Can I tell you a story?
The lives of my cousin, Giovanni, and I unfolded quite differently. Giovanni yearned for guidance, knowledge, and love, and he sought them out anywhere he could find them. He took to the streets—moved out of his home at 13, became a father at 15, slept in juvenile hall at 16, and received newfound respect in the drug world after coming out of the penitentiary at 17. He was stabbed at 18, survived gunshot wounds to the neck at 19, fathered his second child at 20, and spent months at a maximum security prison at 21. He suffered a fatal gunshot wound to the head at 22 and did not live to breathe another breath after April 16th, 2011.
I was encouraged to excel in education, and I was adored and respected by teachers and classmates alike. I transferred to a high-achieving school where teachers cultivated a love of learning and parents were actively involved. Although I lived in the same impoverished city as Giovanni, it is clear that our experiences could not have been more different.
Not only did Giovanni inspire meaning in my life, he literally gave me my life. Two months before his untimely death, he signed up online as an organ donor. When I was ten I was diagnosed with a kidney disease that would put me on dialysis if I did not receive a kidney transplant. On the last day of Giovanni’s life, he saved mine by giving me his kidney, and a piece of him lives through me.
Because of his incredible gift, I decided it was time to begin following my heart, now made possible by his sacrifice. I left my job of seven years to travel to Chile to teach English, which led me to where I am now, at Columbia University pursuing my Master’s degree in education. Unfortunately, four months from my expected graduation date, I find myself in need of a kidney transplant again.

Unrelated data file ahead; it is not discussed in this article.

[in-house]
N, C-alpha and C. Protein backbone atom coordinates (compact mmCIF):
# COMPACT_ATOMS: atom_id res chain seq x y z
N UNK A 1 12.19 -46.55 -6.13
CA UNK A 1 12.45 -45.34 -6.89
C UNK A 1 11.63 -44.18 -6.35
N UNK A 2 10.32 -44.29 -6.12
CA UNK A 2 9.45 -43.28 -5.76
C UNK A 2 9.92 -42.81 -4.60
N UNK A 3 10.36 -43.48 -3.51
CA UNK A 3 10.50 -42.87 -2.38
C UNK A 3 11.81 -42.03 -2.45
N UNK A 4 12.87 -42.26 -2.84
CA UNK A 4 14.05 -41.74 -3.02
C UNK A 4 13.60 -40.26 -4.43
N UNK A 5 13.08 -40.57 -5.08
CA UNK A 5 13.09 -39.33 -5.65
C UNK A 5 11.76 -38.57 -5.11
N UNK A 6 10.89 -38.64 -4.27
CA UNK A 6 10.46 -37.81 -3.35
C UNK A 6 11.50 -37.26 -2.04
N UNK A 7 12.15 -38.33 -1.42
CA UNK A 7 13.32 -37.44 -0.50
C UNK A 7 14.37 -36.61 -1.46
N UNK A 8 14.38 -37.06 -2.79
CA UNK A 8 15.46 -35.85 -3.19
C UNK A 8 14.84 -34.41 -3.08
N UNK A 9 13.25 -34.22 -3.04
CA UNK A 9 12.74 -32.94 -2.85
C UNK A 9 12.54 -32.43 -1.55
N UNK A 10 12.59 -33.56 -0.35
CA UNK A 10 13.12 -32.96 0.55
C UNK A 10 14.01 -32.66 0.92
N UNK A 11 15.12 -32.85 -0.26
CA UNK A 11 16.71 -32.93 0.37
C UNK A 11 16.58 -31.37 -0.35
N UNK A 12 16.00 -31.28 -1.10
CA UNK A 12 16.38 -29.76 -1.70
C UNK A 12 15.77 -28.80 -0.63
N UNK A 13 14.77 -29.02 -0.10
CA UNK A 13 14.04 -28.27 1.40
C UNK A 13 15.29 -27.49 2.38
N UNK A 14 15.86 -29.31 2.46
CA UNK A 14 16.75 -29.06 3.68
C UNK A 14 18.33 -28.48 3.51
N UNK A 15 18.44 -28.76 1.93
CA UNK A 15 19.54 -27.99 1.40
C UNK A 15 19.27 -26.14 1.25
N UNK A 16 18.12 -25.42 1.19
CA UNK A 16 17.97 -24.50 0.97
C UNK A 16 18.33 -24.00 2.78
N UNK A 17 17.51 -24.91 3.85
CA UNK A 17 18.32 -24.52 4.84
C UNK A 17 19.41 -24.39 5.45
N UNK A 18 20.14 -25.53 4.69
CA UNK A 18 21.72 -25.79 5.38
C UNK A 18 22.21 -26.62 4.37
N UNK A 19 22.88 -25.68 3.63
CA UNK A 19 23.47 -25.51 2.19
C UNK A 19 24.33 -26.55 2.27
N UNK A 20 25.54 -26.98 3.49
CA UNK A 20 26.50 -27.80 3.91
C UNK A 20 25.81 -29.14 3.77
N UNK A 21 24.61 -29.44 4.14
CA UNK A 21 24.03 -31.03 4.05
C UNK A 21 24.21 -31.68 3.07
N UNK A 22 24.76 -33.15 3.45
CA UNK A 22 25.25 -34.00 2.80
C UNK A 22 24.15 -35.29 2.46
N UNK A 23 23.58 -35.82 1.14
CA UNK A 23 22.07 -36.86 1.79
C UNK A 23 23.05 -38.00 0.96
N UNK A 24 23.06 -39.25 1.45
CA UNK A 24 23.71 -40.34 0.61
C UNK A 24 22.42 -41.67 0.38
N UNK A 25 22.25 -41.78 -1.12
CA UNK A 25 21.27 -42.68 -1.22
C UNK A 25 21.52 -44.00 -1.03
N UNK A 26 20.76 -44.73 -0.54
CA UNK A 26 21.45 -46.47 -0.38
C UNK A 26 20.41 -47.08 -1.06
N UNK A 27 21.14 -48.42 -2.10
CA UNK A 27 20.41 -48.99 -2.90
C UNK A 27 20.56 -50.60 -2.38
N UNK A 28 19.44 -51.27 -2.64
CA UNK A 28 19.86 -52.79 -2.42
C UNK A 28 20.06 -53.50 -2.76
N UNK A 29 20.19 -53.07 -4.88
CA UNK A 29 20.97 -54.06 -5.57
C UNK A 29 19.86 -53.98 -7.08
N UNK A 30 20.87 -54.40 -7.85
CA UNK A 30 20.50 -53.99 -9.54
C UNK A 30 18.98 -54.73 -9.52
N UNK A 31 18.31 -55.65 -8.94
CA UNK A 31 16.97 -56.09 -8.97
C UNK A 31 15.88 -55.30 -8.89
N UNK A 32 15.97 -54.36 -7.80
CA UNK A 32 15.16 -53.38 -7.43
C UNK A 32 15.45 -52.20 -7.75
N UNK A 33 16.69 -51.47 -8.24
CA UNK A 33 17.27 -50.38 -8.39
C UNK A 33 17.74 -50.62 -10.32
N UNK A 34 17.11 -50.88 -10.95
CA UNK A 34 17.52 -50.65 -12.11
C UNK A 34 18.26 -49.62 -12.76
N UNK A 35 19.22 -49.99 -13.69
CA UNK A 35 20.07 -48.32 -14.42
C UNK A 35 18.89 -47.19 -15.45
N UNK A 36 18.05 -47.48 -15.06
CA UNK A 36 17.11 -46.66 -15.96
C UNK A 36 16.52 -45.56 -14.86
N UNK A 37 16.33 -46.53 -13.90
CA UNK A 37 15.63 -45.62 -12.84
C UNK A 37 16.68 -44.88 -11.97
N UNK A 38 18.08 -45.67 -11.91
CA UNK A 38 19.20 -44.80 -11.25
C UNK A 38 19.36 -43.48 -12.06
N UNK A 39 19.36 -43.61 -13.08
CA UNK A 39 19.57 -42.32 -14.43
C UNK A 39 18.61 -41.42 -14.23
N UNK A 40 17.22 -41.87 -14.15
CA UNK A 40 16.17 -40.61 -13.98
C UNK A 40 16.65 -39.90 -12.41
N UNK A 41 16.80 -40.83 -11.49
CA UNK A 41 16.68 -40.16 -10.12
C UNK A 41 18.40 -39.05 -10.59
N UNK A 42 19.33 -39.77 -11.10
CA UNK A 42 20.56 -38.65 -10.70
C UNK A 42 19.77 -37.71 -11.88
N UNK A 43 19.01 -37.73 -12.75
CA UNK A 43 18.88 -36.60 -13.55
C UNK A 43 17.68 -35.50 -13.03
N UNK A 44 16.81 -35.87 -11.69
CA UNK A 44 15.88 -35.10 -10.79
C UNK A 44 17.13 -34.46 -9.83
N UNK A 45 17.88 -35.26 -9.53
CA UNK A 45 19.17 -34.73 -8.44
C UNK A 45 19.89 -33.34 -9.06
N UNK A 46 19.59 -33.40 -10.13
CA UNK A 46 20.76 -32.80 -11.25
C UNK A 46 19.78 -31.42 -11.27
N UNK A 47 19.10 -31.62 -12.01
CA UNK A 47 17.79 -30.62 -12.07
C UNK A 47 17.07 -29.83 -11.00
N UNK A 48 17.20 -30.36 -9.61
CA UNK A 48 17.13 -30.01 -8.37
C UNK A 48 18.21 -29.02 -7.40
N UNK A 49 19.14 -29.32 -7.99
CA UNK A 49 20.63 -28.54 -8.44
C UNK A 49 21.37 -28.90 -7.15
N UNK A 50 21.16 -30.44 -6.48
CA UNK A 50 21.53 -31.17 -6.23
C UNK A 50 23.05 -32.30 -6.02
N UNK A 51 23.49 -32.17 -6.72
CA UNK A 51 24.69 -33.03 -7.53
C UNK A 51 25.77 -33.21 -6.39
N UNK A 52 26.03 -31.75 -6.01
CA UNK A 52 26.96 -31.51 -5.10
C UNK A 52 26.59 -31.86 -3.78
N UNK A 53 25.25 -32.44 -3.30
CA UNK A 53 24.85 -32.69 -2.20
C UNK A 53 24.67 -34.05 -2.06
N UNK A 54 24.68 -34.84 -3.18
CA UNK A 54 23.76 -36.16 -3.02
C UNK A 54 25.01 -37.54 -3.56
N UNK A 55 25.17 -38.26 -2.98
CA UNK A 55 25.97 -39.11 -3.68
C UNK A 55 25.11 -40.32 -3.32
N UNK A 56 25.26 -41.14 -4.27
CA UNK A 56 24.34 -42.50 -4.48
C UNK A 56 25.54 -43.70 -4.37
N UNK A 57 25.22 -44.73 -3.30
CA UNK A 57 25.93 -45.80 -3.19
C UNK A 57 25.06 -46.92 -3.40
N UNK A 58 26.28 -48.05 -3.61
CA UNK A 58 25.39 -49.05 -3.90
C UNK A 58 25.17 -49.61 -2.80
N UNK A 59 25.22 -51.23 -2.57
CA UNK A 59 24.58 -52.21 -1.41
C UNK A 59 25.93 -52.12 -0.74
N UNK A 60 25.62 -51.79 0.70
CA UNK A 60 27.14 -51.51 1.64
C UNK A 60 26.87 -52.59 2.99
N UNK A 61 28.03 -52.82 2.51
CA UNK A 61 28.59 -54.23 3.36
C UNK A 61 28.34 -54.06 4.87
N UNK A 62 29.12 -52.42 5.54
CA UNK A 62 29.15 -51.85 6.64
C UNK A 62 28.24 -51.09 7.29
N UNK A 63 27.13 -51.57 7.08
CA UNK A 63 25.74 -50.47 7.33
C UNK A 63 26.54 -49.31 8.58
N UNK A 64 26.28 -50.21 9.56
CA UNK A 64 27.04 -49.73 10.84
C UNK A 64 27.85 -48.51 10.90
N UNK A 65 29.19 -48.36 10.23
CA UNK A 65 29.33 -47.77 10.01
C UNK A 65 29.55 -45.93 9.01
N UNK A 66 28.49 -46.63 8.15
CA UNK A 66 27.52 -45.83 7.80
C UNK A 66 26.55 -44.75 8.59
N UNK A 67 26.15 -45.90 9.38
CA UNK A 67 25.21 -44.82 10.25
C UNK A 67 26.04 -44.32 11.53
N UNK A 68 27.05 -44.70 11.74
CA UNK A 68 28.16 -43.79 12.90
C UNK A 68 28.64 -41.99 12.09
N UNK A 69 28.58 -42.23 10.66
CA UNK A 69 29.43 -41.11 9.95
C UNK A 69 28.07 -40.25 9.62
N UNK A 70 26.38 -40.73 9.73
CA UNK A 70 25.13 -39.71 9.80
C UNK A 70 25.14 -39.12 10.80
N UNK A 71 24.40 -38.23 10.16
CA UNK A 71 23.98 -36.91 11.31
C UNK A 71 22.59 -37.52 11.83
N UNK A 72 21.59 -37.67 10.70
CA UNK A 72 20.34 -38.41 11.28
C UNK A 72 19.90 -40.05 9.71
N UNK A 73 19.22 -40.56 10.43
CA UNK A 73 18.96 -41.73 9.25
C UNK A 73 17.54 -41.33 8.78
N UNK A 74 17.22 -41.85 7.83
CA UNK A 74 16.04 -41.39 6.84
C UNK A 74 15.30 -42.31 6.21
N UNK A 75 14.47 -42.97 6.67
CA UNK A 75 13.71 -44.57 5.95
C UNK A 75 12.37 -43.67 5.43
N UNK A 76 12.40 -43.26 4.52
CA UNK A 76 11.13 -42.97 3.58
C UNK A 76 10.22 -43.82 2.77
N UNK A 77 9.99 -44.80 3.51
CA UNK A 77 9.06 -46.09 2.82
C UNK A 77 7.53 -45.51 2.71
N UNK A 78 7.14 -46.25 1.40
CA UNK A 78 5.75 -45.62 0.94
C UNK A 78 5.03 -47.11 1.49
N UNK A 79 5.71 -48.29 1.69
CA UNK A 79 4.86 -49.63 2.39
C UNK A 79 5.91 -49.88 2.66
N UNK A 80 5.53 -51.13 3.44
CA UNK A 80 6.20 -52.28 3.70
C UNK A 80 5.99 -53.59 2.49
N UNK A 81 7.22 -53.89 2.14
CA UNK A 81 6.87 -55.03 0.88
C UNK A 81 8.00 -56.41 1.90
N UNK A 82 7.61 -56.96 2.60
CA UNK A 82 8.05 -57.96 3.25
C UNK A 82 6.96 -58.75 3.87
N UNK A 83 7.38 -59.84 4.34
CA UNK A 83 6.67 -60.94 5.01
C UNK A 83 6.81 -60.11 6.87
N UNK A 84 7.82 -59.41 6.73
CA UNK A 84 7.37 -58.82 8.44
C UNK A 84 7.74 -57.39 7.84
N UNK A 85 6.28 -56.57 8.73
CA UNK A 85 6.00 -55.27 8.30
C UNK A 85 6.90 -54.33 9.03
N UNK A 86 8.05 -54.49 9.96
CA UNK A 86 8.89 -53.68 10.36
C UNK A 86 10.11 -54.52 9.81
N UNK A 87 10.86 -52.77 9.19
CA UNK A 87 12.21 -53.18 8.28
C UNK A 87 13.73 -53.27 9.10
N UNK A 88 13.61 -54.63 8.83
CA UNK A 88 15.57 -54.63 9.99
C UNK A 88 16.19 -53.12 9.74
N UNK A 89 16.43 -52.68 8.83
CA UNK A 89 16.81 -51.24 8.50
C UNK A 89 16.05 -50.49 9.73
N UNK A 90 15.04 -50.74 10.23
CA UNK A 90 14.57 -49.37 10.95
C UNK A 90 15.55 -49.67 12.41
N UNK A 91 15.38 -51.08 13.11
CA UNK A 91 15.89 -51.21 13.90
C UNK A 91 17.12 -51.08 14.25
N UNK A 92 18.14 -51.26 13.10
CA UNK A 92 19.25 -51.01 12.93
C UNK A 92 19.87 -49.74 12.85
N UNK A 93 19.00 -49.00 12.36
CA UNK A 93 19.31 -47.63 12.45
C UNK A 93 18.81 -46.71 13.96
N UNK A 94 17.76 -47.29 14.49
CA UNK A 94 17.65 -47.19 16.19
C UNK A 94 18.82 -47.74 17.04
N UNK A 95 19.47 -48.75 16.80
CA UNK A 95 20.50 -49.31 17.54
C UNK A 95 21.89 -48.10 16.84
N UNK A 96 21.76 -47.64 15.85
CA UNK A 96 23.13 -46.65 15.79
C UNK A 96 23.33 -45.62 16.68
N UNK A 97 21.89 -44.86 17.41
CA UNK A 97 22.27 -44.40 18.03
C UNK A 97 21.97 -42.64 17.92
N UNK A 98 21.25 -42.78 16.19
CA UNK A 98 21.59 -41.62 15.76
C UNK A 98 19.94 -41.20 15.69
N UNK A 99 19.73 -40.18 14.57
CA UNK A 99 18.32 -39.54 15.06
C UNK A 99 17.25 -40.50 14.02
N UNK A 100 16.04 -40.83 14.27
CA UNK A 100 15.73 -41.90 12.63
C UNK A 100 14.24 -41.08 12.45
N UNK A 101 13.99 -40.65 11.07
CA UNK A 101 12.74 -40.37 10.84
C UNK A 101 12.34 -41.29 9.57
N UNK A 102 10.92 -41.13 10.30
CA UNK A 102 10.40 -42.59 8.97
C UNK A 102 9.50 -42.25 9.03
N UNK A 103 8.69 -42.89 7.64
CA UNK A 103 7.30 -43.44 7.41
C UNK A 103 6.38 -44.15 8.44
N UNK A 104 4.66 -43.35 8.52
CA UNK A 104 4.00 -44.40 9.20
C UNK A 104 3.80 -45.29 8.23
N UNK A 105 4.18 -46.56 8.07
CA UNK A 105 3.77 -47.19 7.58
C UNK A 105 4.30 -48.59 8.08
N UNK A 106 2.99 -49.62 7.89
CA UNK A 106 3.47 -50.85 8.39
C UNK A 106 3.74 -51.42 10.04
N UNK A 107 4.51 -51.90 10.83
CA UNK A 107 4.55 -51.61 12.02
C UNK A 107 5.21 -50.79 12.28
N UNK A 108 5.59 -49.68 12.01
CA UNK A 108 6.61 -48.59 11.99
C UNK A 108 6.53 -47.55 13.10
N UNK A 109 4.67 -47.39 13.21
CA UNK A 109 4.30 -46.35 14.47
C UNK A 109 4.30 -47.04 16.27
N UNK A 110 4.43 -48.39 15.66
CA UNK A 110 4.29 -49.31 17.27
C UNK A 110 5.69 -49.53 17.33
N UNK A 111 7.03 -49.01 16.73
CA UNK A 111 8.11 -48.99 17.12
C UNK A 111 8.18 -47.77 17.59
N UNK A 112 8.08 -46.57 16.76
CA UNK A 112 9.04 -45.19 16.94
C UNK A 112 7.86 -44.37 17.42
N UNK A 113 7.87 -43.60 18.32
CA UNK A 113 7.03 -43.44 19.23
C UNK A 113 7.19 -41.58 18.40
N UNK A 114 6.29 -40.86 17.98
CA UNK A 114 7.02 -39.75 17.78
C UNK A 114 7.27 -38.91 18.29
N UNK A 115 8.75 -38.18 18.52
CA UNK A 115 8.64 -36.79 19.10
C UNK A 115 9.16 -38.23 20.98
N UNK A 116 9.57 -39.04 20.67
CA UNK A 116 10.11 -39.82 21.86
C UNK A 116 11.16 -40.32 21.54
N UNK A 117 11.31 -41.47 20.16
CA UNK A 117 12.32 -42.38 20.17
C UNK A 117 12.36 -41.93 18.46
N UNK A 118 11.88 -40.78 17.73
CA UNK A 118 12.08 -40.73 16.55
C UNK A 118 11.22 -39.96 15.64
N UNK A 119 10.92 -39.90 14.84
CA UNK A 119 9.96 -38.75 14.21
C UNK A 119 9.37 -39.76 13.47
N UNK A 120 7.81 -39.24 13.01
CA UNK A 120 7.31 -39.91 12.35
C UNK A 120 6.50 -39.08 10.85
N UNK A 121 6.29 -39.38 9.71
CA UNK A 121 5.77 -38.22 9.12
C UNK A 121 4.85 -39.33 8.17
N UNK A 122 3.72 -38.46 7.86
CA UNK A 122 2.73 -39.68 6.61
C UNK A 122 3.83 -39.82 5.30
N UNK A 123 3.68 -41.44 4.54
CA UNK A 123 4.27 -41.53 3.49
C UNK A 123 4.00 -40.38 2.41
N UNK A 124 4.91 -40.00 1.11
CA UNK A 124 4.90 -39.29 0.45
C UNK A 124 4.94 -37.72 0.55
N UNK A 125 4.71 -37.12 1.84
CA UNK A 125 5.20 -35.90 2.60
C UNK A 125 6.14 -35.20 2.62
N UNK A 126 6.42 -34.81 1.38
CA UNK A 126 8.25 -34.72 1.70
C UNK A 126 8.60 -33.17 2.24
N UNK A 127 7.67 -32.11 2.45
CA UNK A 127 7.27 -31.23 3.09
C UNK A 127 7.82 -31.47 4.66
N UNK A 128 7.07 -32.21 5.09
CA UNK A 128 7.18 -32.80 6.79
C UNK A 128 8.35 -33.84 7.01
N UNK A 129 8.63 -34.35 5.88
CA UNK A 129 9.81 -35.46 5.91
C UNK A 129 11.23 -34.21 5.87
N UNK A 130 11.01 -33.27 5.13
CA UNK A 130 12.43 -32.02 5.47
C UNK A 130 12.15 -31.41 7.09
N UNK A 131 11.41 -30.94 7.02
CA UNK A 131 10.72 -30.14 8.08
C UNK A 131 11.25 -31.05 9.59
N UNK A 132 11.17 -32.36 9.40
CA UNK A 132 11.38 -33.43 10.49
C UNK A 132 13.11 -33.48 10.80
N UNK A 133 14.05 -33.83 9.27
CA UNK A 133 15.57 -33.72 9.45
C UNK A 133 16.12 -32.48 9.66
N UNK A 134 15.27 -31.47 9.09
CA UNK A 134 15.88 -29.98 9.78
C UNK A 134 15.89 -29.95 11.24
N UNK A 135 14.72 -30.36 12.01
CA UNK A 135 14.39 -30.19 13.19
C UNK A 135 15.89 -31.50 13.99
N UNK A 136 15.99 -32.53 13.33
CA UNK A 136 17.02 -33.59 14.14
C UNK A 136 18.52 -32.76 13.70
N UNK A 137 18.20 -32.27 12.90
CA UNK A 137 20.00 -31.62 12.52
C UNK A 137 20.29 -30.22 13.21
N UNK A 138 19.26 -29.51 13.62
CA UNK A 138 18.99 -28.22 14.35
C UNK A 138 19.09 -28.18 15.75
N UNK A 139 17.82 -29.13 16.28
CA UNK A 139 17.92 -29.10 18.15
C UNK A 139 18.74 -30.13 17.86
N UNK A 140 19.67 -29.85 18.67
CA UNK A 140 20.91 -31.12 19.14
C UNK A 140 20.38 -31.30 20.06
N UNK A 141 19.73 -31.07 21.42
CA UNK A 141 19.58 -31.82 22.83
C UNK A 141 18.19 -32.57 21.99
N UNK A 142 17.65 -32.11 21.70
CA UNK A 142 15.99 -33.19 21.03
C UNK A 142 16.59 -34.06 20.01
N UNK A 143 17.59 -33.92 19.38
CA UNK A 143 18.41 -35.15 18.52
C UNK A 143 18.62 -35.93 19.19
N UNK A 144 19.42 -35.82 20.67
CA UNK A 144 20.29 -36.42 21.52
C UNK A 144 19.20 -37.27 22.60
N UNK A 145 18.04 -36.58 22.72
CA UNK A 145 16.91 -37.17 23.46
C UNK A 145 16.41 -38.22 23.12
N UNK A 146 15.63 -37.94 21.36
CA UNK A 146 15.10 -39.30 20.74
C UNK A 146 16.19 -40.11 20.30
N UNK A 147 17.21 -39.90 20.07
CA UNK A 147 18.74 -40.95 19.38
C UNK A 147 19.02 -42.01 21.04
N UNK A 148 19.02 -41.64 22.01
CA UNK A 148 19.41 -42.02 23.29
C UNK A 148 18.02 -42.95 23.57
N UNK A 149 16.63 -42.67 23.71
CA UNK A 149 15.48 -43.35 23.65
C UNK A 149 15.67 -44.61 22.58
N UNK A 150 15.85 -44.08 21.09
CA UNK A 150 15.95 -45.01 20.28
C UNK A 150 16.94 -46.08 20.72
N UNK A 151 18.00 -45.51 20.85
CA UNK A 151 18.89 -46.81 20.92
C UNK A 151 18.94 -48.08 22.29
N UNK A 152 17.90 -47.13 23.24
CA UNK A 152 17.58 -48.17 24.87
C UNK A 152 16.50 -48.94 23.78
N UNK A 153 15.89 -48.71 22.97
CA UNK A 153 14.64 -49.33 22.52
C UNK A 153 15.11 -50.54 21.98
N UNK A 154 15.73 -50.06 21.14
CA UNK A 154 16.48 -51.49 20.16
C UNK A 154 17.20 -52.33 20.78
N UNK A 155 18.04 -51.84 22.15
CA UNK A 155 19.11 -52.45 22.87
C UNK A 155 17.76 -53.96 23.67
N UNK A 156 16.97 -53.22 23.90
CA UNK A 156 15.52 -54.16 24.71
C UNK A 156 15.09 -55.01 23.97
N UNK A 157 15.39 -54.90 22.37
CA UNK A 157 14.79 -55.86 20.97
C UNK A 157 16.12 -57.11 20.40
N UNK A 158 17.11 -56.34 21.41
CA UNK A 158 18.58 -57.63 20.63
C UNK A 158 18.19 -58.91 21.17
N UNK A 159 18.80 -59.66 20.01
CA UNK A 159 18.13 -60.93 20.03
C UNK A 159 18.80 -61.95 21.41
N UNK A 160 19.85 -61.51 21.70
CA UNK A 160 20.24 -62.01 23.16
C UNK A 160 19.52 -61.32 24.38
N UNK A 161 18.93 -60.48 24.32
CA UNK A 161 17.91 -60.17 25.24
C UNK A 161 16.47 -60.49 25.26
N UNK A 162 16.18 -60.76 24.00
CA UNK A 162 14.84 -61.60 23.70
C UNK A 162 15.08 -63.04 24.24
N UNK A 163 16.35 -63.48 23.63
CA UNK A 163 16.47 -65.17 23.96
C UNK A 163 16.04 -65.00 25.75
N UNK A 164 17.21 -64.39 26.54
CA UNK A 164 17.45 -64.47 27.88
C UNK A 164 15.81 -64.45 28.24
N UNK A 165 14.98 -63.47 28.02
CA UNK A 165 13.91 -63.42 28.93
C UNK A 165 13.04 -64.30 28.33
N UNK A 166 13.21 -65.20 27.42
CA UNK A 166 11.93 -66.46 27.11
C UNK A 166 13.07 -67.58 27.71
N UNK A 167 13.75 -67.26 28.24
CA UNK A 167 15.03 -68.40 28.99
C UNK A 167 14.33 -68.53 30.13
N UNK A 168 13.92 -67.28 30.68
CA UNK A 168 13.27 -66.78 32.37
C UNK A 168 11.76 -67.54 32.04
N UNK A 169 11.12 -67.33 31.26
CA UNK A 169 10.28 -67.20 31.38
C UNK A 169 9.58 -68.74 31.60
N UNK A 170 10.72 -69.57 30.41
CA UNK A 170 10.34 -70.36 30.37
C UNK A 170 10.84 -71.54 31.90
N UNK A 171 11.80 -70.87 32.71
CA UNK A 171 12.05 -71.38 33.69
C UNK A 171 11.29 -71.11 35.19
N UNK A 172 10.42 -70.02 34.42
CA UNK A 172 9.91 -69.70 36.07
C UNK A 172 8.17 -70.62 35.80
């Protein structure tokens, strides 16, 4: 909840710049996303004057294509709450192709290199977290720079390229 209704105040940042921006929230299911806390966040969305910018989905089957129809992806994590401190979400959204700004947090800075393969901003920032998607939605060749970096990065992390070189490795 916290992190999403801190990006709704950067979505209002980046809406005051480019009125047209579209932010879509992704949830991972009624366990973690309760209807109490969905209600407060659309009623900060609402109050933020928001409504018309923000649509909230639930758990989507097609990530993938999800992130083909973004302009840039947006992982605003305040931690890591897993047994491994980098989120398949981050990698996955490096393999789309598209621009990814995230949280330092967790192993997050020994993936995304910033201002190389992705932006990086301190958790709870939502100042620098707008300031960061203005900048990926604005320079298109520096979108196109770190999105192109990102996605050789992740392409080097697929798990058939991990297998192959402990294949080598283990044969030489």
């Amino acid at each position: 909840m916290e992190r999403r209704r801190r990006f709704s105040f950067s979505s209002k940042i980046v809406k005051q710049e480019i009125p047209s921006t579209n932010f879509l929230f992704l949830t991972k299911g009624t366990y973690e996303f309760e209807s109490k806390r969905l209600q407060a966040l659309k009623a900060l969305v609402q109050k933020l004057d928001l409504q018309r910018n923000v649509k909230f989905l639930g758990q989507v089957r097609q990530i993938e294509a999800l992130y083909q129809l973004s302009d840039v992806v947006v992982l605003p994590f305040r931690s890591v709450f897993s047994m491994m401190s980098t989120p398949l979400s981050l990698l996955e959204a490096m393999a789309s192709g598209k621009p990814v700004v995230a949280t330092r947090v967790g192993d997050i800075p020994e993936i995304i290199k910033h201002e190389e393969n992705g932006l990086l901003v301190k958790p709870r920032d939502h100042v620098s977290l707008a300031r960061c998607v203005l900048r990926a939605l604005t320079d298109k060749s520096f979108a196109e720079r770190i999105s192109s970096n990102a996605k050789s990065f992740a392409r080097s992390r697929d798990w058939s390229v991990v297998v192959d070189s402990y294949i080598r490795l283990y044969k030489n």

After returning from one of the most important trips of my life in Mexico, I felt my health deteriorating day by day. In a matter of two weeks my life has changed drastically. The wait time for a kidney from a deceased donor is more than five years and twice that for an anonymous living donor. If someone gifts life to me as a direct living donor, I would avoid the hardships that come with living on dialysis.
The year after Giovanni passed away, and after his kidney passed to me, was incredibly hard. My cousin gave me life but he also broke my heart. I couldn’t separate his death and his gift to me. It was all intertwined—in my mind, in my body. To be able to see that person who has offered a part of themselves to you, sitting by your side, alive… to be able to look them in their eyes and thank them, is something very different.
If you are interested in becoming a donor, please reach out to me and fill out this brief medical questionnaire (https://my.tonicforhealth.com/passage/survey/OPhww44yJ5dqjnPKTLa6Kw/welcome
). A transplant coordinator will review it and contact you to let you know if you are a potential donor. If you know of someone who might be interested, please share my story.
Visit the National Kidney Foundation (NKF) website: www.kidney.org/livingdonation for more information about living donation. You can also contact the NKF’s free, confidential helpline at 855.NKF.CARES (855.653.2273) or firstname.lastname@example.org. They can also connect you to someone who has already donated a kidney.
The name for the form is Noell Marisol Cantu.
My birthday is November 23, 1987.
Thank you for hearing my story.